Abbott Elementary: Importance of Black Media

Abbott Elementary: Importance of Black Media

If you’ve used any type of social media for the past couple of months, you undeniably have come across a scene from the hit tv show Abbott Elementary. Since its premiere in December of 2021, the show has skyrocketed to success and gained traction with each new episode release.

Abbott Elementary was exactly what television needed. Pure, innocent, fun. (I say this unironically.) Especially during the great amount of endless turmoil we’ve been experiencing since 2020.

Created by Quinta Brunson, who also stars and produces the show, Abbott Elementary is a mockumentary show about the lives of school teachers at the underly-funded Abbott.

The show focuses on the challenges teachers go through in order to create a good learning environment for the children and sheds a light on those who fight for this in ways that are not often heard about or even acknowledged.

“Abbott Elementary exists because a sixth grader grew up and never forgot how seen she felt by her teacher,” Twitter user @beandreadotcom comments.

Not only is the show important for spreading light on everyday issues in low-income areas, but it is also important for black people everywhere. (I’m calling this a black show because the majority of main characters are black.)

“I wanted to make a show that was easy television,” Brunson told MIC. “A lot of our television now is super long plot lines where you need to be there for every episode and every season to even understand what’s going on. And I think maybe a lot of us really were just missing the feeling of pop in, pop out television.”

It seems like things were surprisingly more progressive back during times when we had more challenges in the world. We had the Fresh Prince of Bel-Air, Everybody Hates Chris, Family Matters and Living Single.

Now you have two choices: black-ish or grown-ish. (Both are incredibly corny shows, I’m sorry to say.)

In an age where entertainment still hasn’t budged an inch from being predominantly white, every black show matters.

Abbott Elementary is an important show for the black community. And its success matters in ways more than what ratings and viewership tells.

Today we are still fighting for carefree black entertainment. There are endless amounts of movies and tv shows filled with white people doing the most useless things. 

Majority of the time when a black person steps in front of the camera, the story centers on trauma, hardships, or humiliation. It’s an endless amount of conversations about slavery or politics.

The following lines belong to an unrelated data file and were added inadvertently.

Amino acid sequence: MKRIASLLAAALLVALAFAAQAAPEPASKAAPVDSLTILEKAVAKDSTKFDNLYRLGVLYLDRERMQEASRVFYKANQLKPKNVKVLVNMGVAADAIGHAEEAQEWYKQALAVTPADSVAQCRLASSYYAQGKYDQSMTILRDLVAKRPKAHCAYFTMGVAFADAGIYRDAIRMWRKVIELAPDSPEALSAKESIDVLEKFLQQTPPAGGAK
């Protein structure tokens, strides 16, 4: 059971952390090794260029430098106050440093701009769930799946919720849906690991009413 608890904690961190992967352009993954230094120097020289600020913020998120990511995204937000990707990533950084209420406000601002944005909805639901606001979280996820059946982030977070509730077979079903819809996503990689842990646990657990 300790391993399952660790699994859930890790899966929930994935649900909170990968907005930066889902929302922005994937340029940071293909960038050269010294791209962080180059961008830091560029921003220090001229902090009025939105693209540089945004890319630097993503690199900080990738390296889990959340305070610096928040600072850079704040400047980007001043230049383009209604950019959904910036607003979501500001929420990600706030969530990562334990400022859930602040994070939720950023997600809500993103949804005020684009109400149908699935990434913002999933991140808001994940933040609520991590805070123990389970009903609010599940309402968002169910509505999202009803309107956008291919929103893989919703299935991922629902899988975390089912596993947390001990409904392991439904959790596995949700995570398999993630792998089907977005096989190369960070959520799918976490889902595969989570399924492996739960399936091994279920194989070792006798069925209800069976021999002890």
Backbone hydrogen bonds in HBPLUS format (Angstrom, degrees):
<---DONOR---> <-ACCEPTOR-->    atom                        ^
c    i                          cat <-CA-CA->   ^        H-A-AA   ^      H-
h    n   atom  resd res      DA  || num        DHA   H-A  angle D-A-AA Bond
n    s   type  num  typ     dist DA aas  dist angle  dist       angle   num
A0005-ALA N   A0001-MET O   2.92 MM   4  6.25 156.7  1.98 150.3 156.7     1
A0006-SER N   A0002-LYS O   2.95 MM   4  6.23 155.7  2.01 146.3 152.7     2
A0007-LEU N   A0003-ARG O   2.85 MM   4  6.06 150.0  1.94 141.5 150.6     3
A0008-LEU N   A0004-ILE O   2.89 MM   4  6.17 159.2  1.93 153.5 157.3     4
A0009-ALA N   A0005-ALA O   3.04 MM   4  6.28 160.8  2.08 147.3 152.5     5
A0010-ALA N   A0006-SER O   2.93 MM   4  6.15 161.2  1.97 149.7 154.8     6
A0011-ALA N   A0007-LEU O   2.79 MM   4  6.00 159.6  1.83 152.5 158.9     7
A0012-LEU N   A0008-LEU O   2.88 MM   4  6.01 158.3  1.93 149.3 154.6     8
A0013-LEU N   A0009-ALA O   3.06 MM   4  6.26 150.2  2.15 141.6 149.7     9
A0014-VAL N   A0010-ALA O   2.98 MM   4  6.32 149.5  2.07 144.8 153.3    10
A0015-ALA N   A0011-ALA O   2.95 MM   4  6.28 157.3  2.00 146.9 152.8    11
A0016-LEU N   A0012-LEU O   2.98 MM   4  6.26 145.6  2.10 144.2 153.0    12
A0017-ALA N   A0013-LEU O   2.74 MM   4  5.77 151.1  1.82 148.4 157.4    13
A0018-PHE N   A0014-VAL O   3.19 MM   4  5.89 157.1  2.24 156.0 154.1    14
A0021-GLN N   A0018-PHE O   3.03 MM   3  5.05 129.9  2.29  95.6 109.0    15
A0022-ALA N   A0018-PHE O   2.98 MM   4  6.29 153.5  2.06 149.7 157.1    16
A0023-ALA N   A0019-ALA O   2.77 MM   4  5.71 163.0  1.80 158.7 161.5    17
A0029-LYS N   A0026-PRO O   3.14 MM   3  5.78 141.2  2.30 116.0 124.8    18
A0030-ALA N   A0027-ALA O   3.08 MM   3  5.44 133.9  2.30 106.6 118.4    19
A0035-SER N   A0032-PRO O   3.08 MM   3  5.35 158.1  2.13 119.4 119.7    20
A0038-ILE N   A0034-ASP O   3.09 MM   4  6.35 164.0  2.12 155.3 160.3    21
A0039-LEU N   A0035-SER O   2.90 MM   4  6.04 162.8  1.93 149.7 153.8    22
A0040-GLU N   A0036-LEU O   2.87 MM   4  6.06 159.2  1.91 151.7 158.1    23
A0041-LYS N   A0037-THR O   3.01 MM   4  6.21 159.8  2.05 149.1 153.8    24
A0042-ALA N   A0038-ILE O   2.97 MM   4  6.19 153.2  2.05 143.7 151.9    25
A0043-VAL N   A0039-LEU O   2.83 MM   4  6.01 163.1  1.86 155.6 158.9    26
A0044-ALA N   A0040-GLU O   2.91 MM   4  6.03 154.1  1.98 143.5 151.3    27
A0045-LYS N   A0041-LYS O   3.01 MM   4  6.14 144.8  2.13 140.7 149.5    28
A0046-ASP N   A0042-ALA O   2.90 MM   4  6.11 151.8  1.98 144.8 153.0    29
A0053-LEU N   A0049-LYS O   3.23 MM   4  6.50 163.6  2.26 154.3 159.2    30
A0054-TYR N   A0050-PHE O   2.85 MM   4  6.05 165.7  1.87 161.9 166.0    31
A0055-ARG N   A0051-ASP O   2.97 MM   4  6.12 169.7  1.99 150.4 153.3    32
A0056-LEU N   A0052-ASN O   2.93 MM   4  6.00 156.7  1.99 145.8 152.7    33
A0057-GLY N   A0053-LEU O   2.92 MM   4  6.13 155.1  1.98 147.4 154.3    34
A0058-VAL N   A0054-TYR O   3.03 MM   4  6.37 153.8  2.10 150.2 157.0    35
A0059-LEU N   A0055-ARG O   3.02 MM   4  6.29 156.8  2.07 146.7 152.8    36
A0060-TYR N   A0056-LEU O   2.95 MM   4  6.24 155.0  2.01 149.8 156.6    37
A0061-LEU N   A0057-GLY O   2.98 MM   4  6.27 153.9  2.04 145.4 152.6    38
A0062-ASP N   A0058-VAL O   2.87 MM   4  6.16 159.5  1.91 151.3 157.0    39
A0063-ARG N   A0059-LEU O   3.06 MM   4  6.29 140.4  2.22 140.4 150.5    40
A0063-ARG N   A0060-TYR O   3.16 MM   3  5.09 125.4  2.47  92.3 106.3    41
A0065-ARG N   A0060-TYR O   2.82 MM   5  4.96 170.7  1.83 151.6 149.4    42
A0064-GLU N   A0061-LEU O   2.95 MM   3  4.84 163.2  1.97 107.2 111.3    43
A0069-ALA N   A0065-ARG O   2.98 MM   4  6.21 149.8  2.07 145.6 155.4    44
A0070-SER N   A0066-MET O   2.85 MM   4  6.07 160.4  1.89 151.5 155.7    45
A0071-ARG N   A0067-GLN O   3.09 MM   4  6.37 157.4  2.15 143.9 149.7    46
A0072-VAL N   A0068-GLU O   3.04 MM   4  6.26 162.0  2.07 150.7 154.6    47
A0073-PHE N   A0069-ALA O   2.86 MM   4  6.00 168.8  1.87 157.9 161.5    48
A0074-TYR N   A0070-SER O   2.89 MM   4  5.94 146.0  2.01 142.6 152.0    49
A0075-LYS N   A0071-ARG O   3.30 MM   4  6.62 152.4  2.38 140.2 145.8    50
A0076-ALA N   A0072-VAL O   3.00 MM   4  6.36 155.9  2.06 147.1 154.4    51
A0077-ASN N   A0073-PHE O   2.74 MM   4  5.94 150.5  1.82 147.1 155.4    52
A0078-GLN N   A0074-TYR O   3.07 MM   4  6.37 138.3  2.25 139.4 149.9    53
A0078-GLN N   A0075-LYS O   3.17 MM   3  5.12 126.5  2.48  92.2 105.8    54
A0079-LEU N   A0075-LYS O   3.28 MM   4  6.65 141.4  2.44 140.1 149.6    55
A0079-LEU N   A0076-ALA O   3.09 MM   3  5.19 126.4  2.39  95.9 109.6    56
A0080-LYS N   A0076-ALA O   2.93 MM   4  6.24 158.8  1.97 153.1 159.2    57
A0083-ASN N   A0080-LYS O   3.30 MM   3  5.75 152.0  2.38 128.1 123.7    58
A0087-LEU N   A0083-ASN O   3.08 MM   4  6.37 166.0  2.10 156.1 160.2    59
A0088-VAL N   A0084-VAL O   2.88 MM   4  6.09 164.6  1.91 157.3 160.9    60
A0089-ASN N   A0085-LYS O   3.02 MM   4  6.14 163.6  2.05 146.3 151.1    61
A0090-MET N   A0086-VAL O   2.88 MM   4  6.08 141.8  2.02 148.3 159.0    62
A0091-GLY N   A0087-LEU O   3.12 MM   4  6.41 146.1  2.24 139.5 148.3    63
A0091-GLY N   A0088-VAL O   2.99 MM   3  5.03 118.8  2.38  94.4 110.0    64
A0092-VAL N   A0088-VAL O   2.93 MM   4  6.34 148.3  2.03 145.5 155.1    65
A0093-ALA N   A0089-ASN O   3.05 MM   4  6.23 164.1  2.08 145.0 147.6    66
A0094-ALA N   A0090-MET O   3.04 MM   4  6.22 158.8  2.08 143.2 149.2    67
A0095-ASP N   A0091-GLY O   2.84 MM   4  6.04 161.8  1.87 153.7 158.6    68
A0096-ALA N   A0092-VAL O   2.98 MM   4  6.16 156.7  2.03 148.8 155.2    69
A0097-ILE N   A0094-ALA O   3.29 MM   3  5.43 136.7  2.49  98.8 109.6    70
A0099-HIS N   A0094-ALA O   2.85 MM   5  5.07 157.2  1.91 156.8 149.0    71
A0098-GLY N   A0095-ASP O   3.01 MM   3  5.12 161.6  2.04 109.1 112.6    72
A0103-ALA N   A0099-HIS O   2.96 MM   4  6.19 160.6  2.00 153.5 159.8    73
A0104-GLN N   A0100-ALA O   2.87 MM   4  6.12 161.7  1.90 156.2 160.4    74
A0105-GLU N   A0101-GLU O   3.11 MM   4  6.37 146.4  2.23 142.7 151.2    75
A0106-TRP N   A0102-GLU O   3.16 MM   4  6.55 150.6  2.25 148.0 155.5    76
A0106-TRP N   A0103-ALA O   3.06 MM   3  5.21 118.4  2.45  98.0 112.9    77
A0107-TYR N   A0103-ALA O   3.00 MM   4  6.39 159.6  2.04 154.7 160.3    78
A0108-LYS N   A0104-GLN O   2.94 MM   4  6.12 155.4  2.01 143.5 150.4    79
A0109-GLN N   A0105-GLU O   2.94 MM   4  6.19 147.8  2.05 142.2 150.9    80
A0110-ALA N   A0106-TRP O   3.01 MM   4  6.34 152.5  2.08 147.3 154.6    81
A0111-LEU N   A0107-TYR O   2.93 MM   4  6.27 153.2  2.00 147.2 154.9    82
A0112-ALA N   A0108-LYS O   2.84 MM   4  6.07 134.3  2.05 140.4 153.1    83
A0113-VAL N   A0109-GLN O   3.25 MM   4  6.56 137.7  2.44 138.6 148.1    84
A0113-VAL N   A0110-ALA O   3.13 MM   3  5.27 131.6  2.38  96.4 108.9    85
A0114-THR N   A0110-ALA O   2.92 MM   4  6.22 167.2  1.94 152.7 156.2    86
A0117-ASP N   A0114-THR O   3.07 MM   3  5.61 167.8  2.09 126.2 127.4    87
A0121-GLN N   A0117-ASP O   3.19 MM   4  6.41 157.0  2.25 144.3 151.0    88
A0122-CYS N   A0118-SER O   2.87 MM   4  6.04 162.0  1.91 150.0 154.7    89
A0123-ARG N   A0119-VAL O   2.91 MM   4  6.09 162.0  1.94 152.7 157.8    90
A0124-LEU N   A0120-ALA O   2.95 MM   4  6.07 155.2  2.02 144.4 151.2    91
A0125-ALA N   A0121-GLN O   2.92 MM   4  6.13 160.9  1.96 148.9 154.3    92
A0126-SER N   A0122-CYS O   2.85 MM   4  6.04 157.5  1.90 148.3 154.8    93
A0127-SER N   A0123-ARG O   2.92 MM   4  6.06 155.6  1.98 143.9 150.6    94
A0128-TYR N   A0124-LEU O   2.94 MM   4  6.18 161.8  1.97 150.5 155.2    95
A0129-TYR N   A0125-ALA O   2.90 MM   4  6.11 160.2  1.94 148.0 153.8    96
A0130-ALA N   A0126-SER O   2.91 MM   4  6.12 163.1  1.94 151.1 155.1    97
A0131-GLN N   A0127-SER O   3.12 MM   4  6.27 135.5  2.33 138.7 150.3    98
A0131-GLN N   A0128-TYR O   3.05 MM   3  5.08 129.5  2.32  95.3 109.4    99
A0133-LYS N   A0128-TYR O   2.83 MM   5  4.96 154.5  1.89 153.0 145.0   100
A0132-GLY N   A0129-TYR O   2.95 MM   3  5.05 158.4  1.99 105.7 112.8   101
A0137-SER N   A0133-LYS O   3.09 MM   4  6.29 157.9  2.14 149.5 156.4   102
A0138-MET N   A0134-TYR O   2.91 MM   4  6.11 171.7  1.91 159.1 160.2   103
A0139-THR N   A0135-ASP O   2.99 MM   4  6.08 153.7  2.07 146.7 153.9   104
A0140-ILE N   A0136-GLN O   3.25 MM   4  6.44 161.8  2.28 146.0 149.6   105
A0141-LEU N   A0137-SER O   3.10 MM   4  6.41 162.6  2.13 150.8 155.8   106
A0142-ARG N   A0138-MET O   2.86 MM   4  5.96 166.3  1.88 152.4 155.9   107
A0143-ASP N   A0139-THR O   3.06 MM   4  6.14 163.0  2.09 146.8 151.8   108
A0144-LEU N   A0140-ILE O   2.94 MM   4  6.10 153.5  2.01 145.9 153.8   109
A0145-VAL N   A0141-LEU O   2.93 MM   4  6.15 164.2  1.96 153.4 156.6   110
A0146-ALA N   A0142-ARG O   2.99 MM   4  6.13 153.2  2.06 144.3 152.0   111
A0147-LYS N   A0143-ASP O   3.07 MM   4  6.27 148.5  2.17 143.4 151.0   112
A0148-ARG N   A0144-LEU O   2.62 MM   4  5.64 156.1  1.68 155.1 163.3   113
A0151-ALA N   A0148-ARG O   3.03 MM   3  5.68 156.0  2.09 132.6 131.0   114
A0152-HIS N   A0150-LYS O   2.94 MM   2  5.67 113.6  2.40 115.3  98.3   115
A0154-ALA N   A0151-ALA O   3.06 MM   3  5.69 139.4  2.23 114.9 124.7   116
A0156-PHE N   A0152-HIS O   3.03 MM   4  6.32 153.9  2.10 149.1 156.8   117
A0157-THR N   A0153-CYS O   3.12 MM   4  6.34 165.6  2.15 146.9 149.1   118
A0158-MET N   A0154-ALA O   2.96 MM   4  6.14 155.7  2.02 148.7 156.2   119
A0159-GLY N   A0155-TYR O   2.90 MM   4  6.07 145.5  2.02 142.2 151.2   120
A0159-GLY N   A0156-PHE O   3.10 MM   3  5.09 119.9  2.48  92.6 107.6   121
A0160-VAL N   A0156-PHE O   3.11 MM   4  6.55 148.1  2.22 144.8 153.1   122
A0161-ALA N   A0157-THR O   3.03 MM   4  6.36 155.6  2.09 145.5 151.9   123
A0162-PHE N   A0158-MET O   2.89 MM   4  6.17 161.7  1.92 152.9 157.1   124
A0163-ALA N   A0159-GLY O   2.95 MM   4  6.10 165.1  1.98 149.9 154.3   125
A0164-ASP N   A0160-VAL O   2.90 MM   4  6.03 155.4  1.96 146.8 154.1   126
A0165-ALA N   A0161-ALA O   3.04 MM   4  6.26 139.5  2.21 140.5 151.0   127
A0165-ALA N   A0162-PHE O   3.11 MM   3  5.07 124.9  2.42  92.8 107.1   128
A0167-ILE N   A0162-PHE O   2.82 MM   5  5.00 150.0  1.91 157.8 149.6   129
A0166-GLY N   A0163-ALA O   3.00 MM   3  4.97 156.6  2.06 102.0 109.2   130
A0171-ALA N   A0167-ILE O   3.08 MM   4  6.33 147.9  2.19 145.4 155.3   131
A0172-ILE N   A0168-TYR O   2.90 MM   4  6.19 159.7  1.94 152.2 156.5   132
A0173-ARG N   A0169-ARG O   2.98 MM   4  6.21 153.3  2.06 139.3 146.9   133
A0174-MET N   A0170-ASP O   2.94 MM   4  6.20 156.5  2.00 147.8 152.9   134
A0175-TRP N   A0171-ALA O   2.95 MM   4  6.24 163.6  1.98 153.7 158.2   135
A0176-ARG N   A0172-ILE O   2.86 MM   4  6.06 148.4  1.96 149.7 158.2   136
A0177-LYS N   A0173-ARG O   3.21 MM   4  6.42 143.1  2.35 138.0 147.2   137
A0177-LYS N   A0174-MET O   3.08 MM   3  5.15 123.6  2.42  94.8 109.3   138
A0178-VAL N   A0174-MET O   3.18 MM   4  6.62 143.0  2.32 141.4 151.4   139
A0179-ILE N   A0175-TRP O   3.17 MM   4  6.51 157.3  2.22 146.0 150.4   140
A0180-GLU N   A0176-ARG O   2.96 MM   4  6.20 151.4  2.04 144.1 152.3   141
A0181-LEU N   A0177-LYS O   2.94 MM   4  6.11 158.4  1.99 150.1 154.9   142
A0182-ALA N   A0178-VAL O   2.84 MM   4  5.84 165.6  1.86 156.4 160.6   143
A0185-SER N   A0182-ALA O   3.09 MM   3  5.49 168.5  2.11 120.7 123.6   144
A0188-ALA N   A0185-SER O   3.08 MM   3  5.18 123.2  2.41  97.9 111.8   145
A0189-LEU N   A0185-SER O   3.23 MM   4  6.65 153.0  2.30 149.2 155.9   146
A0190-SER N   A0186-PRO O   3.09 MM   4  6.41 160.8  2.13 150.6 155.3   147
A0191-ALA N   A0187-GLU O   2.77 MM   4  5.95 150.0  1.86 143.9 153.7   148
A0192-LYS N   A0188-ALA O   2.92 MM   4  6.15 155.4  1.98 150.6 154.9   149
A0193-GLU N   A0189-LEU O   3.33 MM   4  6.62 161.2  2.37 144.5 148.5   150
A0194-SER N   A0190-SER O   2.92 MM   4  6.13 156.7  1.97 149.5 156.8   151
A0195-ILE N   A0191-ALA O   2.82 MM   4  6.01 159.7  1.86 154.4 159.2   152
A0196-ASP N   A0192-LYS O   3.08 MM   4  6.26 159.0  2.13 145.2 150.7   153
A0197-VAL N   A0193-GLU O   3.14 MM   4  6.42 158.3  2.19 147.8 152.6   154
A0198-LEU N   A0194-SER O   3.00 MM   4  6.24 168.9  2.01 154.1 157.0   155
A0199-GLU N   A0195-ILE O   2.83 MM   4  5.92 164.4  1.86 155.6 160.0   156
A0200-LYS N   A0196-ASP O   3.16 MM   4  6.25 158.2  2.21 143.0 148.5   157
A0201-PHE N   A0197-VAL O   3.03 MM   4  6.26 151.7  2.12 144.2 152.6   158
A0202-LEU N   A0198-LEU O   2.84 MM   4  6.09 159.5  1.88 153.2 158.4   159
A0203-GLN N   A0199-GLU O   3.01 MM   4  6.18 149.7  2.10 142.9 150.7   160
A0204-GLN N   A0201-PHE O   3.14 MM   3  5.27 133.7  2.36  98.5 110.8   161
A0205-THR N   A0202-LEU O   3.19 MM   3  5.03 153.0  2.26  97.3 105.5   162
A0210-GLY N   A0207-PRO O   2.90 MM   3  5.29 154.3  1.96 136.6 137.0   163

And that’s not to say those stories are not important. For too long, our history has been buried and swept under the rug.

But why can’t there be a black character who does something completely stupid like win a ticket to a luxury ship and end up falling in love with someone after barely a week of knowing them?

Look up romance movies and you’ll find predominantly white films. Titanic, the Notebook, La La Land. While I love these movies, I can’t help but think when will it be our turn to get a happy ending? Why can’t we have happy, quirky, or weird characters? Why must we always be serious, angry, and always under pressure? 

Because black people don’t get to laugh. We don’t get to fall in love in the most whimsical and unrealistic way.

Why after all these years is there still only one black Disney princess? Why is the only live-action princess movie starring a black actress released over twenty years ago? What characters do black little girls and boys have to look up to?

Seeing that is important. Seeing a figure that resembles you on screen is important. Media is impossible to ignore in this current society.  A child growing up with nothing but white media warps their perception of the world. It even warps their perception of themselves. Children copy what they see. If all they see is white American culture then what happens to their blackness? Their culture?

Every show with black characters gives the opportunity for more kids to look up on a screen and envision themselves.

Abbott Elementary is a love letter to every teacher who went the extra mile in order to make a child feel noticed, understood, and loved.

And exposing them to media where characters that are identical to their skin color that isn’t full of extensive turmoil or traumatic experiences gives them hope.

Although, yes, as a black person, it is undeniable that a black child will go through something traumatic in their life.

With shows like Abbott Elementary, the door to non-trauma-centered entertainment can be opened more.